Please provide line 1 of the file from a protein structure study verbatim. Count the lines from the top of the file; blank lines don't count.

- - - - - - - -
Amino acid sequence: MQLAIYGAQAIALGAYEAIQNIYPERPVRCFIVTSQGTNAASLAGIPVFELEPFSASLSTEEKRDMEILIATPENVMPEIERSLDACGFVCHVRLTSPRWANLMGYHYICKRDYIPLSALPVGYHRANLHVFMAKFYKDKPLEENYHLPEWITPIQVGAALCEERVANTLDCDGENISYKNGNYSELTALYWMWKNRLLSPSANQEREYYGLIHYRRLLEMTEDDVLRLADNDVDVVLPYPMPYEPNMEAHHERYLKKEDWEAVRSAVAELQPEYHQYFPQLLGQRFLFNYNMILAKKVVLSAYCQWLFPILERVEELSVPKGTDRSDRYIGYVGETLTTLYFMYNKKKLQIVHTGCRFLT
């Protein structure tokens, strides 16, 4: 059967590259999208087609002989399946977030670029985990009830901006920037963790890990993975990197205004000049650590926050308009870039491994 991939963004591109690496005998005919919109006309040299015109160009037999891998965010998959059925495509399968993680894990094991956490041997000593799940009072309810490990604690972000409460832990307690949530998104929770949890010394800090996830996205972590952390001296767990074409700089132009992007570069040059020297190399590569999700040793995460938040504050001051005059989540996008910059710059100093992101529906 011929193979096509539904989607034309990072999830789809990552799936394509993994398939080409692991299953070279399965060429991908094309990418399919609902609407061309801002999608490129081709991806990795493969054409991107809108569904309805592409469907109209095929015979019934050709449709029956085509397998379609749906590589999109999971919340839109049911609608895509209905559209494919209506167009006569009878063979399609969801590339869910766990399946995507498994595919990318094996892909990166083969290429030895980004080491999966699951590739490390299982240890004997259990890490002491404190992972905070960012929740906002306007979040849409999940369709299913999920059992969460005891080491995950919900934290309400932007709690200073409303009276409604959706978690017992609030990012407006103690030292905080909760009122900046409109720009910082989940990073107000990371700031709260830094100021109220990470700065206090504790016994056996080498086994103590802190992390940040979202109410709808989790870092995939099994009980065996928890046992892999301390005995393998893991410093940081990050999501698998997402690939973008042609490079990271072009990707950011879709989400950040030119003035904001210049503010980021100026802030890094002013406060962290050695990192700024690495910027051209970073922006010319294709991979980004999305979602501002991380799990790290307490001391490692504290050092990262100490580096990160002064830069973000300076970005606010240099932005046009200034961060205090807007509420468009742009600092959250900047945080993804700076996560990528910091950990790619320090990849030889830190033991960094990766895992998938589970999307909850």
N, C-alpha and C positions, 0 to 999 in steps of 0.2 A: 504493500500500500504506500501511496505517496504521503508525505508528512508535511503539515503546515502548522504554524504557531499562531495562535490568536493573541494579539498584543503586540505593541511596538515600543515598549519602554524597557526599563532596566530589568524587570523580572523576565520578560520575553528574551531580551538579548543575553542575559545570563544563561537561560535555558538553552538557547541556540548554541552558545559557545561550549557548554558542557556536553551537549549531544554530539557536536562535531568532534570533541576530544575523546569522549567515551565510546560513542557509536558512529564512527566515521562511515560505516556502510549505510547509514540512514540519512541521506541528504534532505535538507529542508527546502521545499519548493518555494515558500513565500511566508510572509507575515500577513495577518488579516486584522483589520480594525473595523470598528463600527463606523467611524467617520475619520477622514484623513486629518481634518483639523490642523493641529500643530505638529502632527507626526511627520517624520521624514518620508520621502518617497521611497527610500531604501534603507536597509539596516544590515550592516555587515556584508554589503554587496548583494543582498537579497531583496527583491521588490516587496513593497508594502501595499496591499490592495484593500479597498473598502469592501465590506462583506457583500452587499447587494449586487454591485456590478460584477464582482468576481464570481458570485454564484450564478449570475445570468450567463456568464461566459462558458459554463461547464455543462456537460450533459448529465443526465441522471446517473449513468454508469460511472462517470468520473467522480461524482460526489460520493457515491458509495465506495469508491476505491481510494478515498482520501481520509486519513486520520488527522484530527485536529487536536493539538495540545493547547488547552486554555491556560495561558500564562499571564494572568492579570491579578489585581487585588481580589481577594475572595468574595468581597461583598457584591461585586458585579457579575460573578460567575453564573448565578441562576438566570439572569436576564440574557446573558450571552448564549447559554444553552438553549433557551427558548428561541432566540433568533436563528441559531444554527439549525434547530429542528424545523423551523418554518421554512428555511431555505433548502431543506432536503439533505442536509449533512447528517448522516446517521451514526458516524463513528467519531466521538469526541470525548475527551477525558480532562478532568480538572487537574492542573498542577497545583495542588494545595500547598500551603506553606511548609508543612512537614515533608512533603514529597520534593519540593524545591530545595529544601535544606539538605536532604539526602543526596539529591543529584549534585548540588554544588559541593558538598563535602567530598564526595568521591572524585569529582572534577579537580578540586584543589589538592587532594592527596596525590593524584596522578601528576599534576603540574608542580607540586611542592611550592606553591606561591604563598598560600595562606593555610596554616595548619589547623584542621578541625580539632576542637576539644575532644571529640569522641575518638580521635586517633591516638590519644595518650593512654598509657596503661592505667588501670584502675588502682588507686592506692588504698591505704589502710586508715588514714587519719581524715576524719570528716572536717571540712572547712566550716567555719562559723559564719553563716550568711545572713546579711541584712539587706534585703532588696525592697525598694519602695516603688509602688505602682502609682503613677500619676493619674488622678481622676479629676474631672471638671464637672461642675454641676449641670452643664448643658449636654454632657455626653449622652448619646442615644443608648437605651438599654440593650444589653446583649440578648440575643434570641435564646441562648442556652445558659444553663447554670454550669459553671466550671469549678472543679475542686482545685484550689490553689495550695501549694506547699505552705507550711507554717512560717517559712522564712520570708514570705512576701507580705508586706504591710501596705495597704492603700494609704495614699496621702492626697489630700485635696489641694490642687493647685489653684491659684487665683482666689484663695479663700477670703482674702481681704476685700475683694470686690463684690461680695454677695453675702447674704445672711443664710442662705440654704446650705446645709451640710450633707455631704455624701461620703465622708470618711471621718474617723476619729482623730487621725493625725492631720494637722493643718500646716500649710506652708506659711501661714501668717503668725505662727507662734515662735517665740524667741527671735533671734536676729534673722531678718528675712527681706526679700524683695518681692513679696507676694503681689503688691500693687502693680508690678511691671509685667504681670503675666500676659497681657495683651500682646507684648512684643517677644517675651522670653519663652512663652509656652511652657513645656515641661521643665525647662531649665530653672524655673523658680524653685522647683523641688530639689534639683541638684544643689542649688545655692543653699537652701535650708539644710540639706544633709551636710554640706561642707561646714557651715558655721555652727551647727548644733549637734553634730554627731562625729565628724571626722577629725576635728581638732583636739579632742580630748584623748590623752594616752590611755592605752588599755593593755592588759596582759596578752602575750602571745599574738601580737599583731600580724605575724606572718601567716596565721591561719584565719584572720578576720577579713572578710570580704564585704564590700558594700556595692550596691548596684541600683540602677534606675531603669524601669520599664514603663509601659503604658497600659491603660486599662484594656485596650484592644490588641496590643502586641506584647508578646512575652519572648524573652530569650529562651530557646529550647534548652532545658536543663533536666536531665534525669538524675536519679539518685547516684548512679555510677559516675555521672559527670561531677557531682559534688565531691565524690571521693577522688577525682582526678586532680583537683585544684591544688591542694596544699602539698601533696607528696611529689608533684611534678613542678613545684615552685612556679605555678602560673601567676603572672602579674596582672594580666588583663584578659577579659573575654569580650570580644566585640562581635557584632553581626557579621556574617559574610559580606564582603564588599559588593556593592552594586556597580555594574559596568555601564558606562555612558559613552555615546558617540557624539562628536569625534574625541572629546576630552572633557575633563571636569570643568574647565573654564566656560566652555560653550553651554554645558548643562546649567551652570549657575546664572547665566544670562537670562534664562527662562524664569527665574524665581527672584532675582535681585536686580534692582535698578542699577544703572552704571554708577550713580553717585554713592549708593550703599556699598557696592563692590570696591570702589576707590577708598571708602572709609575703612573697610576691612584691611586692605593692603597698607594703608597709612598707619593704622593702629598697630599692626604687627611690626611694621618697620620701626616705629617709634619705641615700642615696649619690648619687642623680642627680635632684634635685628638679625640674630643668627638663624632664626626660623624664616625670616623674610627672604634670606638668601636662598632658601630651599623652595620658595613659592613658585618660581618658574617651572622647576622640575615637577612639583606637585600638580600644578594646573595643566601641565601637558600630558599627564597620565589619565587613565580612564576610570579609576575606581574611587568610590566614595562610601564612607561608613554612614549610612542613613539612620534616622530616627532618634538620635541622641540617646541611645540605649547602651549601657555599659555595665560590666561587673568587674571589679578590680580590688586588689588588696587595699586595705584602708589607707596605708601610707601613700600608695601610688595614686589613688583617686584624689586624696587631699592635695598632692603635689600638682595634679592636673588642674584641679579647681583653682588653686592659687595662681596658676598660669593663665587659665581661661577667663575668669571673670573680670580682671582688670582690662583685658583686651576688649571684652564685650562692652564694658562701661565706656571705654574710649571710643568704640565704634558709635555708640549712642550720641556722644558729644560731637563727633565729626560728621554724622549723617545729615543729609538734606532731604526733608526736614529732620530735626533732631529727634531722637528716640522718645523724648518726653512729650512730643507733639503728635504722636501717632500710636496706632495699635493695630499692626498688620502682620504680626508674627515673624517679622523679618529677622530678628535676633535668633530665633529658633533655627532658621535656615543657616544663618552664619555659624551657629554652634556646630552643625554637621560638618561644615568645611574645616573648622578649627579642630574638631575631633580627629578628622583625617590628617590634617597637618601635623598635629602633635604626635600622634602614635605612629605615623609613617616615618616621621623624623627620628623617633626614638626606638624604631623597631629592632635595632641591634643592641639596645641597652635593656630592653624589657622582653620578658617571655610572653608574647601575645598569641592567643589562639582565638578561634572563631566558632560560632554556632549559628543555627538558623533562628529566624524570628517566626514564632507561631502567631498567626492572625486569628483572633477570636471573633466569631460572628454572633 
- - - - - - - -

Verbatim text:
Amino acid sequence: MQLAIYGAQAIALGAYEAIQNIYPERPVRCFIVTSQGTNAASLAGIPVFELEPFSASLSTEEKRDMEILIATPENVMPEIERSLDACGFVCHVRLTSPRWANLMGYHYICKRDYIPLSALPVGYHRANLHVFMAKFYKDKPLEENYHLPEWITPIQVGAALCEERVANTLDCDGENISYKNGNYSELTALYWMWKNRLLSPSANQEREYYGLIHYRRLLEMTEDDVLRLADNDVDVVLPYPMPYEPNMEAHHERYLKKEDWEAVRSAVAELQPEYHQYFPQLLGQRFLFNYNMILAKKVVLSAYCQWLFPILERVEELSVPKGTDRSDRYIGYVGETLTTLYFMYNKKKLQIVHTGCRFLT